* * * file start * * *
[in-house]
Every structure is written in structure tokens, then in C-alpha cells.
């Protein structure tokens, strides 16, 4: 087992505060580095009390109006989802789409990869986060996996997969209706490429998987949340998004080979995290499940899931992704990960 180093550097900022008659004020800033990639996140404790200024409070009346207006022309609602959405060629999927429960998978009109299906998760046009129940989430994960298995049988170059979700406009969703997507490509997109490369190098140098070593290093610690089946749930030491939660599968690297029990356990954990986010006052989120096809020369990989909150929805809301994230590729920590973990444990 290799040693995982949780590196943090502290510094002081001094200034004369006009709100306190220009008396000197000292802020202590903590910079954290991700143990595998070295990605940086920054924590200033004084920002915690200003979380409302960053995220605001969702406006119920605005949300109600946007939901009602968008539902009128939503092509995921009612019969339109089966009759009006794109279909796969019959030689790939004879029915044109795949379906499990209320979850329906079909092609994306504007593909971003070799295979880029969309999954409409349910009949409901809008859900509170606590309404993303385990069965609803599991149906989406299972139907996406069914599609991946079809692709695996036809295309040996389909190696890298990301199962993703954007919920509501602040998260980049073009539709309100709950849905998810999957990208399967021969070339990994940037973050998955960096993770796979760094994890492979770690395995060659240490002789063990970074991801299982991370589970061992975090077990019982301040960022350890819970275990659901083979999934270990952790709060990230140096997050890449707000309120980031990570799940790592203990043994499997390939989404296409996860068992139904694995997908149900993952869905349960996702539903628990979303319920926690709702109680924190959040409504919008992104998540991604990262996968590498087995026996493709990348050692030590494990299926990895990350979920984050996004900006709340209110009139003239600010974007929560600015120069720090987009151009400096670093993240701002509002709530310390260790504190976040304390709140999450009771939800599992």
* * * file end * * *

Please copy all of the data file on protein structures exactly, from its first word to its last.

[in-house]
Every structure is written in structure tokens, then in C-alpha cells.
């Protein structure tokens, strides 16, 4: 087992505060580095009390109006989802789409990869986060996996997969209706490429998987949340998004080979995290499940899931992704990960 180093550097900022008659004020800033990639996140404790200024409070009346207006022309609602959405060629999927429960998978009109299906998760046009129940989430994960298995049988170059979700406009969703997507490509997109490369190098140098070593290093610690089946749930030491939660599968690297029990356990954990986010006052989120096809020369990989909150929805809301994230590729920590973990444990 290799040693995982949780590196943090502290510094002081001094200034004369006009709100306190220009008396000197000292802020202590903590910079954290991700143990595998070295990605940086920054924590200033004084920002915690200003979380409302960053995220605001969702406006119920605005949300109600946007939901009602968008539902009128939503092509995921009612019969339109089966009759009006794109279909796969019959030689790939004879029915044109795949379906499990209320979850329906079909092609994306504007593909971003070799295979880029969309999954409409349910009949409901809008859900509170606590309404993303385990069965609803599991149906989406299972139907996406069914599609991946079809692709695996036809295309040996389909190696890298990301199962993703954007919920509501602040998260980049073009539709309100709950849905998810999957990208399967021969070339990994940037973050998955960096993770796979760094994890492979770690395995060659240490002789063990970074991801299982991370589970061992975090077990019982301040960022350890819970275990659901083979999934270990952790709060990230140096997050890449707000309120980031990570799940790592203990043994499997390939989404296409996860068992139904694995997908149900993952869905349960996702539903628990979303319920926690709702109680924190959040409504919008992104998540991604990262996968590498087995026996493709990348050692030590494990299926990895990350979920984050996004900006709340209110009139003239600010974007929560600015120069720090987009151009400096670093993240701002509002709530310390260790504190976040304390709140999450009771939800599992």